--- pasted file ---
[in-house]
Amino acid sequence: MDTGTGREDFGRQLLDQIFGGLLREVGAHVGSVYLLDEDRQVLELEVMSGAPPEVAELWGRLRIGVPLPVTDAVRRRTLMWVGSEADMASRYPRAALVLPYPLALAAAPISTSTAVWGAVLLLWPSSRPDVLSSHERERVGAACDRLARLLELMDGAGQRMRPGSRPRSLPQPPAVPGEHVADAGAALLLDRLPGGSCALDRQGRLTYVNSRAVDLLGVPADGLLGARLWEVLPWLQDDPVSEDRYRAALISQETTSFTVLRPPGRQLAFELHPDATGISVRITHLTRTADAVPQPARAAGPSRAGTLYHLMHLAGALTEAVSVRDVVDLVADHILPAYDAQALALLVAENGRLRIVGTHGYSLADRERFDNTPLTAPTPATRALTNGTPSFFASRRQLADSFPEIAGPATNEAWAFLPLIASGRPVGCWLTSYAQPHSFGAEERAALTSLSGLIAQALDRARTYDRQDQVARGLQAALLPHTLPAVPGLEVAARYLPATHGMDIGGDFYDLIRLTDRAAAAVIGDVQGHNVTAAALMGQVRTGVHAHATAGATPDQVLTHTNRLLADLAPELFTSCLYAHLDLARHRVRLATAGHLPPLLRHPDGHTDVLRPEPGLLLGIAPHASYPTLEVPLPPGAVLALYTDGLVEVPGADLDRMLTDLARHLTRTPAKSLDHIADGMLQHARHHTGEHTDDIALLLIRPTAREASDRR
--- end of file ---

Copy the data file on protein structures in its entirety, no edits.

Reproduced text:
[in-house]
Amino acid sequence: MDTGTGREDFGRQLLDQIFGGLLREVGAHVGSVYLLDEDRQVLELEVMSGAPPEVAELWGRLRIGVPLPVTDAVRRRTLMWVGSEADMASRYPRAALVLPYPLALAAAPISTSTAVWGAVLLLWPSSRPDVLSSHERERVGAACDRLARLLELMDGAGQRMRPGSRPRSLPQPPAVPGEHVADAGAALLLDRLPGGSCALDRQGRLTYVNSRAVDLLGVPADGLLGARLWEVLPWLQDDPVSEDRYRAALISQETTSFTVLRPPGRQLAFELHPDATGISVRITHLTRTADAVPQPARAAGPSRAGTLYHLMHLAGALTEAVSVRDVVDLVADHILPAYDAQALALLVAENGRLRIVGTHGYSLADRERFDNTPLTAPTPATRALTNGTPSFFASRRQLADSFPEIAGPATNEAWAFLPLIASGRPVGCWLTSYAQPHSFGAEERAALTSLSGLIAQALDRARTYDRQDQVARGLQAALLPHTLPAVPGLEVAARYLPATHGMDIGGDFYDLIRLTDRAAAAVIGDVQGHNVTAAALMGQVRTGVHAHATAGATPDQVLTHTNRLLADLAPELFTSCLYAHLDLARHRVRLATAGHLPPLLRHPDGHTDVLRPEPGLLLGIAPHASYPTLEVPLPPGAVLALYTDGLVEVPGADLDRMLTDLARHLTRTPAKSLDHIADGMLQHARHHTGEHTDDIALLLIRPTAREASDRR